"I know you, I know you're lonely. I think you need someone to want you...Well, I do want you. So, be brave and want me back."
I'm not looking for anything but adventure. I'll try anything once, I don't judge a book by its cover, and you only have one shot. It's a hit or miss, better know how to shoot the gun before you decide to play.
My mother’s bible is worn through the spine
but I have never opened mine. Instead, I have a shelf full of holy things:
A glass bottle. A fake tangerine. A paper bag from a farmer’s market
and you, in ash, in a jar the size of my heart.
I smoke to bring us closer. I have an ashtray the shape of a fist.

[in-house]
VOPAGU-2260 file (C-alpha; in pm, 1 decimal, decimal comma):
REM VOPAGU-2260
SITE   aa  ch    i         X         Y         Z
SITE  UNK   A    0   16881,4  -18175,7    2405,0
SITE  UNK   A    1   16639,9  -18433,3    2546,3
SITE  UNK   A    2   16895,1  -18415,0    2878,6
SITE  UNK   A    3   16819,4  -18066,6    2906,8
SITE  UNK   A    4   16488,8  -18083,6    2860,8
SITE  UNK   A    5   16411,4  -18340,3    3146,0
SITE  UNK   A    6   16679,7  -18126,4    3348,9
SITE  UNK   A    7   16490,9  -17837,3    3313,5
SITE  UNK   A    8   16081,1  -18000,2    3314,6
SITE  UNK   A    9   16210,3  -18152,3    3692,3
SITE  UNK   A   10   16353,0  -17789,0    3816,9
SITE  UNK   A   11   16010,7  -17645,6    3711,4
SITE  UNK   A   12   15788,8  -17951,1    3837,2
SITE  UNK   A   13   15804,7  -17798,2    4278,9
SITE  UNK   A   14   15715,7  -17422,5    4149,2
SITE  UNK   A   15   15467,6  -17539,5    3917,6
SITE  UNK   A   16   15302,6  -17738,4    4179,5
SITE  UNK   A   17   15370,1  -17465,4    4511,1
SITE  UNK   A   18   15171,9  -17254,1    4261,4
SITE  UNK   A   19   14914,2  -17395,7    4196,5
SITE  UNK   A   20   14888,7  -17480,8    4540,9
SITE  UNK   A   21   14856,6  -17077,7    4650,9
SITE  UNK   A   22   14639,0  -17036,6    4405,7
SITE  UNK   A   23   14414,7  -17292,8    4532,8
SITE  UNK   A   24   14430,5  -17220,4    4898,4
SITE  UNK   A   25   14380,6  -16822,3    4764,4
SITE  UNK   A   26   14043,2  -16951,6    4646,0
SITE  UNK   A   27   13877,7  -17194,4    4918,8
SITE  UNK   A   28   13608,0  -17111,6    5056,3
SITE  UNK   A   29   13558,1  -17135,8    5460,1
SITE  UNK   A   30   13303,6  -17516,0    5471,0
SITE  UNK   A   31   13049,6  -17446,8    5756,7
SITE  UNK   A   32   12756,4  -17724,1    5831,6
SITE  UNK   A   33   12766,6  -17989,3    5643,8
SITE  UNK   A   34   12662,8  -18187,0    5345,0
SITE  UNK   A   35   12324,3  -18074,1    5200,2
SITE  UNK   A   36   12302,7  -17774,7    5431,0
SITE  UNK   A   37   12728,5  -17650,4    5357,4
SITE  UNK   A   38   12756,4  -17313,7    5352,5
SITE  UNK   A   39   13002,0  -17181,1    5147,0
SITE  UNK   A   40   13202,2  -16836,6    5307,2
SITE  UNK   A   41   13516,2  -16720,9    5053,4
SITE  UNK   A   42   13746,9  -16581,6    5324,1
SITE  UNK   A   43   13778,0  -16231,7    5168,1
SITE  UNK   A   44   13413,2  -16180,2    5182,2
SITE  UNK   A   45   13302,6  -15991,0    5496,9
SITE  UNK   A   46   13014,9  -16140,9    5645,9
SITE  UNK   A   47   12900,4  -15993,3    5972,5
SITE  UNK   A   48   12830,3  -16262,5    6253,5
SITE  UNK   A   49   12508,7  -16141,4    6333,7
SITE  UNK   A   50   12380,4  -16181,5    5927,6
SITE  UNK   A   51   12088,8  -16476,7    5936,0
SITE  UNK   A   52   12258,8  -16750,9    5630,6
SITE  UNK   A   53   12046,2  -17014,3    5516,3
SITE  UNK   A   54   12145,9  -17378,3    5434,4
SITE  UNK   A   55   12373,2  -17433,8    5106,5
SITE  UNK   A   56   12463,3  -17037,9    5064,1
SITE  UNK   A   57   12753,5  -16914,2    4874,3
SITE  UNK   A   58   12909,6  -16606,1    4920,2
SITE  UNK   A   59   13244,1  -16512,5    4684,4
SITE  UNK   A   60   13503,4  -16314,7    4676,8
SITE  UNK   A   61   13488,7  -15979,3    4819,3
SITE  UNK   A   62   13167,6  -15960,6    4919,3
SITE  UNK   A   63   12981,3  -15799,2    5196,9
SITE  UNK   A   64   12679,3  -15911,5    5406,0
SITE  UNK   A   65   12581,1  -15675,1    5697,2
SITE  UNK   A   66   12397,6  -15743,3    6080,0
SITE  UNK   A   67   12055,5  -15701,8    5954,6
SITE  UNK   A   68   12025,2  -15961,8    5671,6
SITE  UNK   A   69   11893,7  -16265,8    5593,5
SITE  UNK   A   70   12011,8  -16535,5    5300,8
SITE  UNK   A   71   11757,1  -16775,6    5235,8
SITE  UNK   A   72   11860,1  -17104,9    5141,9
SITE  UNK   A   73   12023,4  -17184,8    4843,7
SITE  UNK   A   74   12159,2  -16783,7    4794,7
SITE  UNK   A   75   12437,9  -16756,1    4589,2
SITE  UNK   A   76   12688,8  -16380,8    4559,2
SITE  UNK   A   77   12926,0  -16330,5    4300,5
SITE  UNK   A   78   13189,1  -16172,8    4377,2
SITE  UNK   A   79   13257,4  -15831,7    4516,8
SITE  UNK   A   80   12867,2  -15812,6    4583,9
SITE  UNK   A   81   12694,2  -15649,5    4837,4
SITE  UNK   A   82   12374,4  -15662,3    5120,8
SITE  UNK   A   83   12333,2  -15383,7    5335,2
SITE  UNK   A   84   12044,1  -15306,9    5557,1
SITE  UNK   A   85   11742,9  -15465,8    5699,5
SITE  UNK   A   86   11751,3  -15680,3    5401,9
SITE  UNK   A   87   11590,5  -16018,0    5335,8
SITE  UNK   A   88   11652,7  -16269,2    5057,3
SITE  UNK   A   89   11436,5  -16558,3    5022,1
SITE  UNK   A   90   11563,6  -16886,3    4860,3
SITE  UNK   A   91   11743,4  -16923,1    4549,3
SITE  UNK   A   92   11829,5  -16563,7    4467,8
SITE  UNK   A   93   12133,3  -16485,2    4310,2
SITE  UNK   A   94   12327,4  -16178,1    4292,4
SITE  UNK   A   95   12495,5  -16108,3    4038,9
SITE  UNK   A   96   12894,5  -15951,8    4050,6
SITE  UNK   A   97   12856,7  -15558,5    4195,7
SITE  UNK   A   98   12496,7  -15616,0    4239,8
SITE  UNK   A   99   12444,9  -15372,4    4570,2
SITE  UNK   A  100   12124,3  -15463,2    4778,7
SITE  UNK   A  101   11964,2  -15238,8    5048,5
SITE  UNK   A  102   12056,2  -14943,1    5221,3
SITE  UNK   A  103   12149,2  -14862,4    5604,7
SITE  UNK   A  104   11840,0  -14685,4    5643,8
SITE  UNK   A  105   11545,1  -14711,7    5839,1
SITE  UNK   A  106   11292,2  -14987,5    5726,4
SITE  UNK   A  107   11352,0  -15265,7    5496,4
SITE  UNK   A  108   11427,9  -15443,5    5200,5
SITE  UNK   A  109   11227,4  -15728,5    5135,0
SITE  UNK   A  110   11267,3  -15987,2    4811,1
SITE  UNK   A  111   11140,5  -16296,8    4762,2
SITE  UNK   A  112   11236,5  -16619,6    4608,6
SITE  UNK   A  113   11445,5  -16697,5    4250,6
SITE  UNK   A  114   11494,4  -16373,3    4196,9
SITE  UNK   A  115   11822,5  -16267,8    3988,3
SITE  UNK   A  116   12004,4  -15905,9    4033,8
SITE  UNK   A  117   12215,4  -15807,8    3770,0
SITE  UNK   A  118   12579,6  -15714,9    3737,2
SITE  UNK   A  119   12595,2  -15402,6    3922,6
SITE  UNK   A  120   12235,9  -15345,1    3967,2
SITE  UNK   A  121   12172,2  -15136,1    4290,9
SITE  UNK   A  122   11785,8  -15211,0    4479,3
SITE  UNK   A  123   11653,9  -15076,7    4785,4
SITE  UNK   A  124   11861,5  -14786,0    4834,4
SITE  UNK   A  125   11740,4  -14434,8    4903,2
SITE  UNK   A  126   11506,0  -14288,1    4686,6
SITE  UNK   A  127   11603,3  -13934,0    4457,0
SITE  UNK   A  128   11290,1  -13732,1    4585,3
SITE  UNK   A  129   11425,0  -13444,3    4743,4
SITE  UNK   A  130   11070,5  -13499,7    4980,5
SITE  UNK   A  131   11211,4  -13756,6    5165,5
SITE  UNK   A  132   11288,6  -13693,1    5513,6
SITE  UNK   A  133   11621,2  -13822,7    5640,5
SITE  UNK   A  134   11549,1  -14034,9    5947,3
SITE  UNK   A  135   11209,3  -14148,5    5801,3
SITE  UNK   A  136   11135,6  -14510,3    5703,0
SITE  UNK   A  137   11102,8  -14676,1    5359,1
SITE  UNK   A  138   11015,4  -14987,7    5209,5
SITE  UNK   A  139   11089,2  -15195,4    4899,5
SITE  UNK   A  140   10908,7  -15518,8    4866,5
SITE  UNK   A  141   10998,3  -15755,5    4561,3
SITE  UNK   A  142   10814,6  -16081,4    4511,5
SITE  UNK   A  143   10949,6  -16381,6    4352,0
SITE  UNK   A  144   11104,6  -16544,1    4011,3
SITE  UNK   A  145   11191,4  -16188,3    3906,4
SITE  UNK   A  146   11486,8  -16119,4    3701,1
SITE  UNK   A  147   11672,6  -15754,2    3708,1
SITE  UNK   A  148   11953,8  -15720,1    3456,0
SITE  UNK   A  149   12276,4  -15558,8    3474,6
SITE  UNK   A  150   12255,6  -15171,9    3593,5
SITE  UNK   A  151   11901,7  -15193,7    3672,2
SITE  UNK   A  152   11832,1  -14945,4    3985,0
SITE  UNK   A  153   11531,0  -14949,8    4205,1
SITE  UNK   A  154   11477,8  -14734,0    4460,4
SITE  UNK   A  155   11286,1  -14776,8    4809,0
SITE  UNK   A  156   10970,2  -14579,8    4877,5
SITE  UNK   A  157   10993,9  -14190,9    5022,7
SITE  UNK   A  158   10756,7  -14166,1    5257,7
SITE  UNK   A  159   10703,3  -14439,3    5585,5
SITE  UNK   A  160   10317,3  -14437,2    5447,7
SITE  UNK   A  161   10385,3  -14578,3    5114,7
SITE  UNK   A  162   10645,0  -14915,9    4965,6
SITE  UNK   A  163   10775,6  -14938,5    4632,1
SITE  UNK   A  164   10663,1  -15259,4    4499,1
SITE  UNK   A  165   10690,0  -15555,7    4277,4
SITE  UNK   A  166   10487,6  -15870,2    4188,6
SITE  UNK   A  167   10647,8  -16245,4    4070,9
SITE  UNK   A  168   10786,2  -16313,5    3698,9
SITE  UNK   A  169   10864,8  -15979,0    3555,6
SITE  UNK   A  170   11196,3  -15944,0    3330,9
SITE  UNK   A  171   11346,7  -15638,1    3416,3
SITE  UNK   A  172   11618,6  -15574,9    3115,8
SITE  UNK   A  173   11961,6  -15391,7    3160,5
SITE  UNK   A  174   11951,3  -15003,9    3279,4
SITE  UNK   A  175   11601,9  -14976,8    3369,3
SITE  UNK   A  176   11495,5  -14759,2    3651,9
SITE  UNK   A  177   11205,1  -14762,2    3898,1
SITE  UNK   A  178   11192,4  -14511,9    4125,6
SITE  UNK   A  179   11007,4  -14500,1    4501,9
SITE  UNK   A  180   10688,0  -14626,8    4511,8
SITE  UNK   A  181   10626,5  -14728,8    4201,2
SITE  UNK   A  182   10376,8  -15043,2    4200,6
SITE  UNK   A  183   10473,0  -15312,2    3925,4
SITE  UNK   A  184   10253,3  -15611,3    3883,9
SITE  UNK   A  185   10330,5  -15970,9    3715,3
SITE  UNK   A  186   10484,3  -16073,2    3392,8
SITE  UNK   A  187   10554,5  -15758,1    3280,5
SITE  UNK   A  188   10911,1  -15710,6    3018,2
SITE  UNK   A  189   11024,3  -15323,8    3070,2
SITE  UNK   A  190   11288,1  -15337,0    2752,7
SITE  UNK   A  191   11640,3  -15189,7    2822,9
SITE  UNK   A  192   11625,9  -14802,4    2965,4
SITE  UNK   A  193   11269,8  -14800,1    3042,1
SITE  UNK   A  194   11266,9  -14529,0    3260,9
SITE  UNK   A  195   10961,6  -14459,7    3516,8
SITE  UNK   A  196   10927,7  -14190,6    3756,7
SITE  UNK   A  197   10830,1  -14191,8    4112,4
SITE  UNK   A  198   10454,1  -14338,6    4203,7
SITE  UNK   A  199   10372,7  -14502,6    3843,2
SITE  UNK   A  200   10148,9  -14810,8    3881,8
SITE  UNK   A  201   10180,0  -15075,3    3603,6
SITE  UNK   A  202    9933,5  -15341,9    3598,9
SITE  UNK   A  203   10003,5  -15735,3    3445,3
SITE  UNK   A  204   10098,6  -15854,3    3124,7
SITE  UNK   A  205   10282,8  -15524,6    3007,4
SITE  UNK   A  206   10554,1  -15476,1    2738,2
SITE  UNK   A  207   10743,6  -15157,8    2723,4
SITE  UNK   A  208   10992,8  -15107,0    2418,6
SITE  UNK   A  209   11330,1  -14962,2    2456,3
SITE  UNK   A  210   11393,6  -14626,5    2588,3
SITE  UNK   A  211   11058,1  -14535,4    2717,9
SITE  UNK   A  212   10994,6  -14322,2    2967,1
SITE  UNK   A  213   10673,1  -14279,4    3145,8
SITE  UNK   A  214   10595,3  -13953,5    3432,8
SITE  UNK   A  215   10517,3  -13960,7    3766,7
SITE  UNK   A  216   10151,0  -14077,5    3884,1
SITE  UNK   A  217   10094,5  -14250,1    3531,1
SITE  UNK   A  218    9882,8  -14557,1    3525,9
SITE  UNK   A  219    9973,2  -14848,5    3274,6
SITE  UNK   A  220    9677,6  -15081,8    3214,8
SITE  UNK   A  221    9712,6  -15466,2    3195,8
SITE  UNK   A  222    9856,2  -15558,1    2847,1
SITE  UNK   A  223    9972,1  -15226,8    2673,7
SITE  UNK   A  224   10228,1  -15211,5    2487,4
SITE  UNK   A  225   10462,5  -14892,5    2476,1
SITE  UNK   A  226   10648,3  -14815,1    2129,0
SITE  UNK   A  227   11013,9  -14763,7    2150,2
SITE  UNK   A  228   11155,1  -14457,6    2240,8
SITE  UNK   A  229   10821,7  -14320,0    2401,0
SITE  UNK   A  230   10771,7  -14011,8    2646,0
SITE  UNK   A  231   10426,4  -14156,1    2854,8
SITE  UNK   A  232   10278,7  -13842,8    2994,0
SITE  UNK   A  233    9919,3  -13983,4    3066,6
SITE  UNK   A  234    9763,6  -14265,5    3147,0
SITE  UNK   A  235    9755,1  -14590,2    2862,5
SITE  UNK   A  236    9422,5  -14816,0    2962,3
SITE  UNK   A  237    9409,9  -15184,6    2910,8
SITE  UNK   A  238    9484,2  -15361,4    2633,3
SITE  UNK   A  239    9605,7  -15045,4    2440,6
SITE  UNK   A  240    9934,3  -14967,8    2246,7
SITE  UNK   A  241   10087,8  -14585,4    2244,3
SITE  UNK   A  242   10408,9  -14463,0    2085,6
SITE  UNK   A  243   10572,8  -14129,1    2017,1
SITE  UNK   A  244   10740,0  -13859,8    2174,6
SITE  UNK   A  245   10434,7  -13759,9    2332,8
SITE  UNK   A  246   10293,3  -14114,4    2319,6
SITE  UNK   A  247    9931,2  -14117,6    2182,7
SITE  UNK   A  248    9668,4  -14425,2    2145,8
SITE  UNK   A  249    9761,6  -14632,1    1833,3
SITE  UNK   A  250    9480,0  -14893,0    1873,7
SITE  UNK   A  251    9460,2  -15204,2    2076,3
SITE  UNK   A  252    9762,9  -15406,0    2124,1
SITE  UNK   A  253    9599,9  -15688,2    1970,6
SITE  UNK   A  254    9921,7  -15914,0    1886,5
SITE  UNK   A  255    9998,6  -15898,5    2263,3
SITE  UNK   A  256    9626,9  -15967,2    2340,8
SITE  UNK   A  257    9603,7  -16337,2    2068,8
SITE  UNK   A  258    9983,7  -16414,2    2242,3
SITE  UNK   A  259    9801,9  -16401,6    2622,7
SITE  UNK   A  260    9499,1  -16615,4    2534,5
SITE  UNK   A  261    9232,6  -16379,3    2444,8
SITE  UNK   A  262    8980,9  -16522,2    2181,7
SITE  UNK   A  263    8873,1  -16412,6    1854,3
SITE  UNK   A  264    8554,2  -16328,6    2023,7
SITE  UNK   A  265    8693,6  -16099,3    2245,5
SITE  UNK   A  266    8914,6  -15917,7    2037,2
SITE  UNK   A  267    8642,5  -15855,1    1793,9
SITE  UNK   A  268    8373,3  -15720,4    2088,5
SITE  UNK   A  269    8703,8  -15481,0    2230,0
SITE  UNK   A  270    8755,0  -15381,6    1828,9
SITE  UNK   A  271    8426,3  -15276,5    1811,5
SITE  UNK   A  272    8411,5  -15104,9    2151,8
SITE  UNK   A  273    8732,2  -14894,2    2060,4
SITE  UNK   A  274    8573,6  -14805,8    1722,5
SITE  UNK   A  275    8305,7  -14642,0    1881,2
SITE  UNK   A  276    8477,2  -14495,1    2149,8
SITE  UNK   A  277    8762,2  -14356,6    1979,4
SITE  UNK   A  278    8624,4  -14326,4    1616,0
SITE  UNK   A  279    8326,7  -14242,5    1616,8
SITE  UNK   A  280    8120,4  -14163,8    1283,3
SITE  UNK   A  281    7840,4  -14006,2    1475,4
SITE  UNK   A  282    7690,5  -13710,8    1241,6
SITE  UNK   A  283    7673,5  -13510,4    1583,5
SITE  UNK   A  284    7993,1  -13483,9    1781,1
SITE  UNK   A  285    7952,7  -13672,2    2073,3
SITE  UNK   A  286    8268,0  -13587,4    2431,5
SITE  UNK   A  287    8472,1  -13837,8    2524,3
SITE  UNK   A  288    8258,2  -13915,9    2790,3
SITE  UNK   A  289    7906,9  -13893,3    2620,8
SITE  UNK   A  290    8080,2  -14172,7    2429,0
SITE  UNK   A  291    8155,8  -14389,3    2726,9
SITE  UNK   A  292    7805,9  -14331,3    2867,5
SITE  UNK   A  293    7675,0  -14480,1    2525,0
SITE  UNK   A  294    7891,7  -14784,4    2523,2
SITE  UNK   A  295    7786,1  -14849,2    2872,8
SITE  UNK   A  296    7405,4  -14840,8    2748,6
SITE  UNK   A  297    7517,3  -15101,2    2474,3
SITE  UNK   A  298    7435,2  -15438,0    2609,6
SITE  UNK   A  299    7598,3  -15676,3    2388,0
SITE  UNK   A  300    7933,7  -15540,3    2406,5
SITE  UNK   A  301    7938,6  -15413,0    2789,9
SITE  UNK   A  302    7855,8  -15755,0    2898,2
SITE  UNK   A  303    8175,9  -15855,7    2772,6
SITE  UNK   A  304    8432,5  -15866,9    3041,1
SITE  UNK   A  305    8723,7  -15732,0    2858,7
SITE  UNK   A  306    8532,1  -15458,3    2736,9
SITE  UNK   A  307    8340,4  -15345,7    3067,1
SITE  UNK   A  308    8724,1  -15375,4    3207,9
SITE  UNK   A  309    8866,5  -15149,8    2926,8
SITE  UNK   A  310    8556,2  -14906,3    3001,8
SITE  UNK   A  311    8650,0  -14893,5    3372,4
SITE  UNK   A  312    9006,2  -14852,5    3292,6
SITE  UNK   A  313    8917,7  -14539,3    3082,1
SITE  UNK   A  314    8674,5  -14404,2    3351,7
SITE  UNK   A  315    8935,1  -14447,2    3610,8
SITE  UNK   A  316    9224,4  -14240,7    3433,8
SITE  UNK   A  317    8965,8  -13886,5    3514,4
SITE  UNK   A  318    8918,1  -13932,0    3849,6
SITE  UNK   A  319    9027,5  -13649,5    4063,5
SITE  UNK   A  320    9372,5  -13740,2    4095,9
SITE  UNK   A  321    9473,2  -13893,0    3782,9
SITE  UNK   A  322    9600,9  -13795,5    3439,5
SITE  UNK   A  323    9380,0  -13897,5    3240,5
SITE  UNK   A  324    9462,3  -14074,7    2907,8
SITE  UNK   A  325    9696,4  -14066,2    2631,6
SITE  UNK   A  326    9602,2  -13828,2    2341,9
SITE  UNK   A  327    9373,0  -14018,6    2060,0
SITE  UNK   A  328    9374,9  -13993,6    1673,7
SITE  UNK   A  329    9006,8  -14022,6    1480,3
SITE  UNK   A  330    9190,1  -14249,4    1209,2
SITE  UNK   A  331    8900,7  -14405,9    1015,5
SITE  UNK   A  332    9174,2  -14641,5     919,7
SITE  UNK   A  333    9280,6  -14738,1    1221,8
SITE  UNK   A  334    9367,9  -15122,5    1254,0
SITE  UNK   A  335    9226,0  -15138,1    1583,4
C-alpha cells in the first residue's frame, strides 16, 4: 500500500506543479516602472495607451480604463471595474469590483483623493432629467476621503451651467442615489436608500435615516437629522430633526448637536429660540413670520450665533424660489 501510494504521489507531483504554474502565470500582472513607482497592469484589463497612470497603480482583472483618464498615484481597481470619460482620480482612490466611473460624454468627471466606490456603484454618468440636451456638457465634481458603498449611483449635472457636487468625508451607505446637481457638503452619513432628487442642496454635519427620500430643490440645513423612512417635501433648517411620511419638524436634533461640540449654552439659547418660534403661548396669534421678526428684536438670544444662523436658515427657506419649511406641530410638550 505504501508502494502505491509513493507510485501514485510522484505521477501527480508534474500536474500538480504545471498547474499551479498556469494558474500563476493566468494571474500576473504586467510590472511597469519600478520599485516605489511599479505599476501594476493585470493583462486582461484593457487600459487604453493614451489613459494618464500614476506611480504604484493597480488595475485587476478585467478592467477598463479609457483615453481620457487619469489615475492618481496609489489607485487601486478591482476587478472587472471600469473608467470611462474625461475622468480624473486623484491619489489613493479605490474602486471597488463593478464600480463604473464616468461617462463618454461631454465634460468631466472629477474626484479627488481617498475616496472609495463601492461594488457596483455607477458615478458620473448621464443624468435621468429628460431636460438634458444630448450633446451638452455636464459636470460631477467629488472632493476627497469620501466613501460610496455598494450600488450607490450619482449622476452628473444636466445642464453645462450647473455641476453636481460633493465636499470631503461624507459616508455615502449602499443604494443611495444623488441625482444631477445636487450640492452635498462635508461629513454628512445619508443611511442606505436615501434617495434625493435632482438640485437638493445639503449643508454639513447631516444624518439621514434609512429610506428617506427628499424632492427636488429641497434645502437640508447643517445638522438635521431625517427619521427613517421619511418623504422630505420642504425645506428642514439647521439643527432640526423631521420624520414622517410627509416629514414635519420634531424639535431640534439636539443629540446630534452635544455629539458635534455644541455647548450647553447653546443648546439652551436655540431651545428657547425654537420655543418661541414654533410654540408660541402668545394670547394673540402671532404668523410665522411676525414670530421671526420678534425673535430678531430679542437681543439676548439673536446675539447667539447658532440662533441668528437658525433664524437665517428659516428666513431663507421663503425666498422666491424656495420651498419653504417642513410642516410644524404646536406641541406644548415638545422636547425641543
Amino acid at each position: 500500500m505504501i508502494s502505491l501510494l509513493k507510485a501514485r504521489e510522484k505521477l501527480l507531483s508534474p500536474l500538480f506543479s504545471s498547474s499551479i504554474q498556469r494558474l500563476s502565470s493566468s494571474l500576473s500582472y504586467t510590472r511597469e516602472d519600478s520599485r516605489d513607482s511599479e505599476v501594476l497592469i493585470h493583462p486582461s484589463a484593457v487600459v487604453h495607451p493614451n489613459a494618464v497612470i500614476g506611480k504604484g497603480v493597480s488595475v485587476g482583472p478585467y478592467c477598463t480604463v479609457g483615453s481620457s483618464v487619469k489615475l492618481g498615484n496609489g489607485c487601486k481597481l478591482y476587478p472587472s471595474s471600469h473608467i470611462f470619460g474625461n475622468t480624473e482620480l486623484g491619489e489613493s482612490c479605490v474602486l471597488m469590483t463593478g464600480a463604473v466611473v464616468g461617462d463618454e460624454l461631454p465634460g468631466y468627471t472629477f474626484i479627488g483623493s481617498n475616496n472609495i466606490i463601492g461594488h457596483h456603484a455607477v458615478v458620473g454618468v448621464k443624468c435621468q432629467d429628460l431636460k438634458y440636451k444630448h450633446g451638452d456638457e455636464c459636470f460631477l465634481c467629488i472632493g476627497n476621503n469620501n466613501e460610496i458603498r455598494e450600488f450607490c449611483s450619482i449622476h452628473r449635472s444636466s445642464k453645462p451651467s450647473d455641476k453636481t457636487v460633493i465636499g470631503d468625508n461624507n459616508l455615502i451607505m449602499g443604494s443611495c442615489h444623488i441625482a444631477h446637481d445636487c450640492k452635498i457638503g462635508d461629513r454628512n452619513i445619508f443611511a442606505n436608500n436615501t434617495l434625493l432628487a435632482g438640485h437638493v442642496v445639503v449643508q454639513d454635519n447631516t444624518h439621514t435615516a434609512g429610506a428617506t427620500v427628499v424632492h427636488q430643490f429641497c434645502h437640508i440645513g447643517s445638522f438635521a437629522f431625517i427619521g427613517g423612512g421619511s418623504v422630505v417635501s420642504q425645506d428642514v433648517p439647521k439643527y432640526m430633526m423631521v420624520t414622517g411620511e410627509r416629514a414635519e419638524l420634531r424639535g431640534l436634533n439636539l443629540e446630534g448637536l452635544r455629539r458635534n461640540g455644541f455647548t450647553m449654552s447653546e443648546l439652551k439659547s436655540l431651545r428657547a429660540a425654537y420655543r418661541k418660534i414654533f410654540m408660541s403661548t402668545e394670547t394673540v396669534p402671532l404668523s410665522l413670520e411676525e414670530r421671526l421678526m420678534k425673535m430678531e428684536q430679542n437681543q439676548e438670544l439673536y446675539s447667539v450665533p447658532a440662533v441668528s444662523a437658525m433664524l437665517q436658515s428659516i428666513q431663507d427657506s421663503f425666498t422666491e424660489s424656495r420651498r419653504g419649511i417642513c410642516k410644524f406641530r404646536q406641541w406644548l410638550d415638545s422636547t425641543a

I write love letters. I write love lists. I have a box of cigarettes in my back pocket
and bits of your name scarred onto my wrist.
You used to hit me, and I don’t miss it.
I miss your lips on mine, but not the bruises.
My mother says I should pray more often.
Instead I kneel beneath the shelf in my room. There are photos of you.
Bottles of white glue and jars full of stale weed. My mom says it’s not what I need.
My mom says I am a kingdom, and you were a bad seed
growing through the lining of my stomach. A poison.
I open the jar that you live in. I dig.
The shelf is not big – it is heavy with magazines
and plastic rings you once bought out of toy machines. Sagging.
I keep adding to it – books you once promised you would read.
Lipstick, dirty dishes, baby teeth on a string. Blank CDs.
“I am listening.”
My mother says that I ought to go to church.
Instead I am on my knees gathering the things you might miss:
first edition comic books, new kicks, soft hits.
I know this isn’t living, but it’s as close as I can get.
And when the shelf fills up, I buy a new one.
I add twenty pills and a glass of water.